Difficult to execute windfall tax on glove players, likely a one-off payment to govt, says CGS-CIMB

Difficult to execute windfall tax on glove players, likely a one-off payment to govt, says CGS-CIMB
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KUALA LUMPUR (Nov 4): A windfall tax being imposed on the glove sector in Malaysia will be difficult to execute, opined CGS-CIMB Research, adding that should this materialise in the upcoming Budget 2021, it would likely be a one-off collection or payment to the government.

In a note today, CGS-CIMB said the difficulty is due to a lack of standardised pricing of gloves due to the variety in types, specifications and product grades as well as intended target markets.

Nevertheless, should this happen, it will have negative implications for the sector, particularly its long-term prospects, it said.

CGS-CIMB maintained "overweight" on the rubber glove sector.

The Malaysian government is set to table Budget 2021 on Friday (Nov 6). There have been growing concerns that the government would implement some sort of windfall tax on glove companies to shore up its coffers amid ongoing economic uncertainties.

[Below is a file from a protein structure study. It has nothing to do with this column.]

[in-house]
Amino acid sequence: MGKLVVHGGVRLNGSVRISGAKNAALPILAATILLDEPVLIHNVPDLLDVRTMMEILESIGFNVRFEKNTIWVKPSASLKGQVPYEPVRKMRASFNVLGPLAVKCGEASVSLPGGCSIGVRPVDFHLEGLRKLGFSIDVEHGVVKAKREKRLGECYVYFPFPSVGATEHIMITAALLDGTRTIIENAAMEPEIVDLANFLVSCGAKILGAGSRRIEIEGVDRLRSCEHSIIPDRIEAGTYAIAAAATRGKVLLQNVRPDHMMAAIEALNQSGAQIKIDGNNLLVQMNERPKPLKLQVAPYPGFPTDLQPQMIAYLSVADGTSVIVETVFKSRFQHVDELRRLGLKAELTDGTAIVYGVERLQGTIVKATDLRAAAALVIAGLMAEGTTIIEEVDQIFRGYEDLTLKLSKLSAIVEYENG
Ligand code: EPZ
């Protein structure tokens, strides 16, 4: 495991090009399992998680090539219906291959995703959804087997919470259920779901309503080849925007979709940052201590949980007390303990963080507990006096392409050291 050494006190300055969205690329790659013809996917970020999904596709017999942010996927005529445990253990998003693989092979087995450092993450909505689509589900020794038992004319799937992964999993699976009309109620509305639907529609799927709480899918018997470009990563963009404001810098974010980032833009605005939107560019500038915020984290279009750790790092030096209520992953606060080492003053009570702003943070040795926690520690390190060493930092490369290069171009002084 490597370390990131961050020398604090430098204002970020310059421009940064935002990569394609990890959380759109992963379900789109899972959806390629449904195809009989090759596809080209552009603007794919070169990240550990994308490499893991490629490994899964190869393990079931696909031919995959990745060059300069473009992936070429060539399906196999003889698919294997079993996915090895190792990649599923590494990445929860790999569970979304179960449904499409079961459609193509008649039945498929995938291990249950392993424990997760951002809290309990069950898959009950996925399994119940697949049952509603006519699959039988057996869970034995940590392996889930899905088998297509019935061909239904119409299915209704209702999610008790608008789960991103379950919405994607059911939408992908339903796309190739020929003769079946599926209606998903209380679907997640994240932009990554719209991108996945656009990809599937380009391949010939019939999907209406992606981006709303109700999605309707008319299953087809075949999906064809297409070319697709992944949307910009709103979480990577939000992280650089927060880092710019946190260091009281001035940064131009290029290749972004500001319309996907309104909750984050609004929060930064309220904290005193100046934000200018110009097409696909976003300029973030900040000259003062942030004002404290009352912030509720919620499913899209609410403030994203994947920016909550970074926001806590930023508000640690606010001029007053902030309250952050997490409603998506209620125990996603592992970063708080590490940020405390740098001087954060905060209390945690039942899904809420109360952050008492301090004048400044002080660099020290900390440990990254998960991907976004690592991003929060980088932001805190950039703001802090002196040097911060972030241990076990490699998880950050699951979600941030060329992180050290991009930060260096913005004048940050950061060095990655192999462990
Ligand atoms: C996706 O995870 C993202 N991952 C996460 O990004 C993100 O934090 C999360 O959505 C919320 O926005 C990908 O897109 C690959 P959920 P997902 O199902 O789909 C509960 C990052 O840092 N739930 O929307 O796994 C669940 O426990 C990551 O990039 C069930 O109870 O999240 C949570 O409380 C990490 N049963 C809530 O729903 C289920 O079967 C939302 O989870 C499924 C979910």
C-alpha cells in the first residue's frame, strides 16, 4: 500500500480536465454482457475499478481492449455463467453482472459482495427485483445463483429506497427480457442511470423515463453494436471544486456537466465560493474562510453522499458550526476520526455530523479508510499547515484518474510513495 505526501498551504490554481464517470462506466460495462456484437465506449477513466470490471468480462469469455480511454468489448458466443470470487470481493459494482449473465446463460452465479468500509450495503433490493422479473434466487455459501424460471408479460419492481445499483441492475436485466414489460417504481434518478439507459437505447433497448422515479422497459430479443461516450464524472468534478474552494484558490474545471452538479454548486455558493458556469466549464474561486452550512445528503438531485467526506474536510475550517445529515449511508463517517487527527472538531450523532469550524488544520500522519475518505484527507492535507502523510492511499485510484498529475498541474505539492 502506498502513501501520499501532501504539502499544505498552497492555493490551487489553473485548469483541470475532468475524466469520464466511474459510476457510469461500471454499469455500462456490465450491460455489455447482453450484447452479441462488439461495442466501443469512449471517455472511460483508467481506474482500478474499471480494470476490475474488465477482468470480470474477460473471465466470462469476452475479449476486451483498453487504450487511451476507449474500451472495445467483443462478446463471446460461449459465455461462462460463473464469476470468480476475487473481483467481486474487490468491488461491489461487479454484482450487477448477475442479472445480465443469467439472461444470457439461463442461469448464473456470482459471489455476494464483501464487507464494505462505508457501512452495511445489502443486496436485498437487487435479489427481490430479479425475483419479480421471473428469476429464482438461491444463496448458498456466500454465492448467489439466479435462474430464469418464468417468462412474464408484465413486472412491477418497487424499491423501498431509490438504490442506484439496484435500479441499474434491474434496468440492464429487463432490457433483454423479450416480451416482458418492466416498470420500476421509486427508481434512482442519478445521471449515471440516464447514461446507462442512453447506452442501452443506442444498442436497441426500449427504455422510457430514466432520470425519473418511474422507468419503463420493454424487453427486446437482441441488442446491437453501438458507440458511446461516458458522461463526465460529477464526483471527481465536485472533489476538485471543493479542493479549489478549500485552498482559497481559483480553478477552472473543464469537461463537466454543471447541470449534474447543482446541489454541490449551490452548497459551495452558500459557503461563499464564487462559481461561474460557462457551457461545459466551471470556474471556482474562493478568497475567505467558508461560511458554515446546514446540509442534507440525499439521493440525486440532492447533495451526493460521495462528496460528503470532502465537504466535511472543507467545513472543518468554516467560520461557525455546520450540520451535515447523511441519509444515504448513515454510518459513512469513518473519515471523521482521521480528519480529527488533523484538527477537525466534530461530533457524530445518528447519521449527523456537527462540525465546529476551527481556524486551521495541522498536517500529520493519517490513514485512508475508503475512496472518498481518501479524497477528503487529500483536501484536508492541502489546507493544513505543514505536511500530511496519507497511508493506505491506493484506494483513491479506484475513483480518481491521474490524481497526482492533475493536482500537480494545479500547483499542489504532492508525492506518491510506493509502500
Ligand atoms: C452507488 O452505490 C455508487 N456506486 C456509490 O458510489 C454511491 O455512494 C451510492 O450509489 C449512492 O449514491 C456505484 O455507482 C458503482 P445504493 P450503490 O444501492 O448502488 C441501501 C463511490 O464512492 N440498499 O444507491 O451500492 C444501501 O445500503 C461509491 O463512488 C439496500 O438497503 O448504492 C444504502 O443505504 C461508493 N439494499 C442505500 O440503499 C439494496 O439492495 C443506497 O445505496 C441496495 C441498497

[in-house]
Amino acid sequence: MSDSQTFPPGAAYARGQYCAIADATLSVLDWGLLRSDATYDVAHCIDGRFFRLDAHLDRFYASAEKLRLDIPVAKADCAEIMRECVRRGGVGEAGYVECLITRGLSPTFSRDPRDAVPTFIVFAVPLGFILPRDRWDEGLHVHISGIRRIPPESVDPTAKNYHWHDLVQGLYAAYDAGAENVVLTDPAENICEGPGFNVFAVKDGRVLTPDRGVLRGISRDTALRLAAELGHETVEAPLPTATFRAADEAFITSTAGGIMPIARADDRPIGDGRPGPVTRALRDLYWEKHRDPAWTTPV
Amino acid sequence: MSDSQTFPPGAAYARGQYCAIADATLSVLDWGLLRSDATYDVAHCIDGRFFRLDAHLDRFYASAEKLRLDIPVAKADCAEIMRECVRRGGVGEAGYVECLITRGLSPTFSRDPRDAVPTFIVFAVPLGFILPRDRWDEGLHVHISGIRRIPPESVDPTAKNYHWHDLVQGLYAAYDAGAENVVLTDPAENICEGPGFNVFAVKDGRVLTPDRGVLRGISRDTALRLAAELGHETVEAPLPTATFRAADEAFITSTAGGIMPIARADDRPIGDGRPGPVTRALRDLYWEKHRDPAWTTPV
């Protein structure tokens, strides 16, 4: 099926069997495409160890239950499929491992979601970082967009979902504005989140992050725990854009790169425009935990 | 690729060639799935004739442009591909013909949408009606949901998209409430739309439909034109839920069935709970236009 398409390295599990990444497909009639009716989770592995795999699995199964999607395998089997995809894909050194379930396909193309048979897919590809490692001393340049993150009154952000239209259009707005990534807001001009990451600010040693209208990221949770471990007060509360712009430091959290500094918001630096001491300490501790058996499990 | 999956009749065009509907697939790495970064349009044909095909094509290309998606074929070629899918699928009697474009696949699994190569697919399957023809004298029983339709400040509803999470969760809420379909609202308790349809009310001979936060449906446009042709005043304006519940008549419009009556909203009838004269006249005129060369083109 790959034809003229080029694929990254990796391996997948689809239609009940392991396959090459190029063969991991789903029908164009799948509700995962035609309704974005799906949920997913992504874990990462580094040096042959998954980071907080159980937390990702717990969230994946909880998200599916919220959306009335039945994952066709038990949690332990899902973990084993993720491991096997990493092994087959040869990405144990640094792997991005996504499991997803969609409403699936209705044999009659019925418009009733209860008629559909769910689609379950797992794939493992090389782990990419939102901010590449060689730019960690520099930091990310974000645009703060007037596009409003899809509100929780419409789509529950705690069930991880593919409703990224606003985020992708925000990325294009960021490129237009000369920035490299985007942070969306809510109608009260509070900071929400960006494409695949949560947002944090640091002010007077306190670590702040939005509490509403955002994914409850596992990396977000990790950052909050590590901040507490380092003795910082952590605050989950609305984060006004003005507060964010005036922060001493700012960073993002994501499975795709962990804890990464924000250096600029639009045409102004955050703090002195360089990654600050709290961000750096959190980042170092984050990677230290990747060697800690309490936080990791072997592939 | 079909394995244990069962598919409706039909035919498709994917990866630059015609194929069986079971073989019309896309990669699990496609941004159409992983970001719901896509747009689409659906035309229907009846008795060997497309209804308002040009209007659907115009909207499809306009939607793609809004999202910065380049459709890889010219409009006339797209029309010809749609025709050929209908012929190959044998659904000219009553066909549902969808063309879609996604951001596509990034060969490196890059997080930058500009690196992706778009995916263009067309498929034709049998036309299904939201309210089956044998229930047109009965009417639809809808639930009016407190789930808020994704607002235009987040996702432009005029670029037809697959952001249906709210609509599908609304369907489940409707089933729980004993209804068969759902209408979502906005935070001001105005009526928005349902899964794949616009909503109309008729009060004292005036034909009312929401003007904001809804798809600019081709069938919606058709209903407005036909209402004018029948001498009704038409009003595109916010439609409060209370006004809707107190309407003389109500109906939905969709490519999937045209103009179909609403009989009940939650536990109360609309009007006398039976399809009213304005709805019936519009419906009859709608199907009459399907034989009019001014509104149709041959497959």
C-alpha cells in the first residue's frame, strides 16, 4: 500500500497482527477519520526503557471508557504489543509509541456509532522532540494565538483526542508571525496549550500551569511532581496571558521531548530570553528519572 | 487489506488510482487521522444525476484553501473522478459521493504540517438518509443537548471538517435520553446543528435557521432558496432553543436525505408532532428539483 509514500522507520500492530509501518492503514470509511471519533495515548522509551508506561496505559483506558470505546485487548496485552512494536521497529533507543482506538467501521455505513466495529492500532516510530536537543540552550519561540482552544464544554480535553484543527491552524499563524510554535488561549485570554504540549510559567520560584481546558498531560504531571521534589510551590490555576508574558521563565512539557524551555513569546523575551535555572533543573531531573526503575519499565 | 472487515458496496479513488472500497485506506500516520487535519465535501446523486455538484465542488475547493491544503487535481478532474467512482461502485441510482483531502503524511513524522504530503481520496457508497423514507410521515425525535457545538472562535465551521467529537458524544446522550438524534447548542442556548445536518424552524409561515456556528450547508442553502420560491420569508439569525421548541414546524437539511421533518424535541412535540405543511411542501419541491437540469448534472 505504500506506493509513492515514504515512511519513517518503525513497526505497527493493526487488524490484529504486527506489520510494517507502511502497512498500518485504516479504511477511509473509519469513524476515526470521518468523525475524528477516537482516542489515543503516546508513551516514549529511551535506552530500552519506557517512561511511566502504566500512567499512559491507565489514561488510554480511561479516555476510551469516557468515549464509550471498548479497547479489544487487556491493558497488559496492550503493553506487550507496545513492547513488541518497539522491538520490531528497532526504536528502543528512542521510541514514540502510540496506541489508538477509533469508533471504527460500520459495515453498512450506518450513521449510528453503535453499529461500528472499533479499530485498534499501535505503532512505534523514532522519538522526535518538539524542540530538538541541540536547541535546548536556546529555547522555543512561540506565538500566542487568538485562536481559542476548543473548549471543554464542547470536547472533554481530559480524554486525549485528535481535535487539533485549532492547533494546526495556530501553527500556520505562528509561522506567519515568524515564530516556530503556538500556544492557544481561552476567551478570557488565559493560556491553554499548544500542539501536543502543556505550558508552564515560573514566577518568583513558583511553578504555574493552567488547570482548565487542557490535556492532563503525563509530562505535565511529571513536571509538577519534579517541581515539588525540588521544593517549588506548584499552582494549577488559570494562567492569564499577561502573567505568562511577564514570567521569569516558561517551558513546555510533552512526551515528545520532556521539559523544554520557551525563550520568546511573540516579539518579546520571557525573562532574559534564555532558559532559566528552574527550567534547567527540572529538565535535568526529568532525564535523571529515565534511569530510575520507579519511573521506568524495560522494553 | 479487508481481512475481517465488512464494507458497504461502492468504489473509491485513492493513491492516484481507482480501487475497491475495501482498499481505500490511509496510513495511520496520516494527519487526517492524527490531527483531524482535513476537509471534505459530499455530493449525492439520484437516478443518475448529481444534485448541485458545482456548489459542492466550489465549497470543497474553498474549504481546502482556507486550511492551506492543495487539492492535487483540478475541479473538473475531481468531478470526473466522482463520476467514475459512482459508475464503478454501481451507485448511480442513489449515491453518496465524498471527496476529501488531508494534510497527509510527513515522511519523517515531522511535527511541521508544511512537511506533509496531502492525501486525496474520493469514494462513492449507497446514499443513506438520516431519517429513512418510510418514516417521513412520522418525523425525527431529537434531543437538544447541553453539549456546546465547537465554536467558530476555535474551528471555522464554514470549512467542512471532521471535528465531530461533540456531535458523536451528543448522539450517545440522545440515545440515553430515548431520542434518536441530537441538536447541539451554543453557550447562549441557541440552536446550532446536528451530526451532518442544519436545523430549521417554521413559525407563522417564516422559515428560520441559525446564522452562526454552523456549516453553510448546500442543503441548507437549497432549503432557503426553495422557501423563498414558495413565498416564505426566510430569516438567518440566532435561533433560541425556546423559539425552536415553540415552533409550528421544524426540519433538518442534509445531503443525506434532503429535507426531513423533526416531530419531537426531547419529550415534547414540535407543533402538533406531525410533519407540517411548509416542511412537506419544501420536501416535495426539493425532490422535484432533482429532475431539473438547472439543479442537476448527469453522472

This is in view of recent "supernormal" profits enjoyed by the glove sector, given the surge in both demand and average selling prices (ASPs) of gloves due to the Covid-19 pandemic, CGS-CIMB noted.

“For illustration purposes, we conducted a sensitivity analysis of the potential impact of a higher corporate tax rate. We found that a 5% rise in the corporate tax rate could cut the sector’s 2020 net profit by 6.5% and allow the government to raise an extra RM593 million in taxes for 2020.

"Based on our estimates, glove companies we cover are already slated to pay total corporate income tax of RM2.8 billion and RM4.7 billion for 2020 and 2021 [respectively], based on our forecasts,” it said.

If a windfall tax materialises, CGS-CIMB said it believes Malaysian glove makers may opt to expand overseas.

This could result in potential opportunity loss for the government due to lower future investment by glove players and its spillover benefits, it said.

Surin Murugiah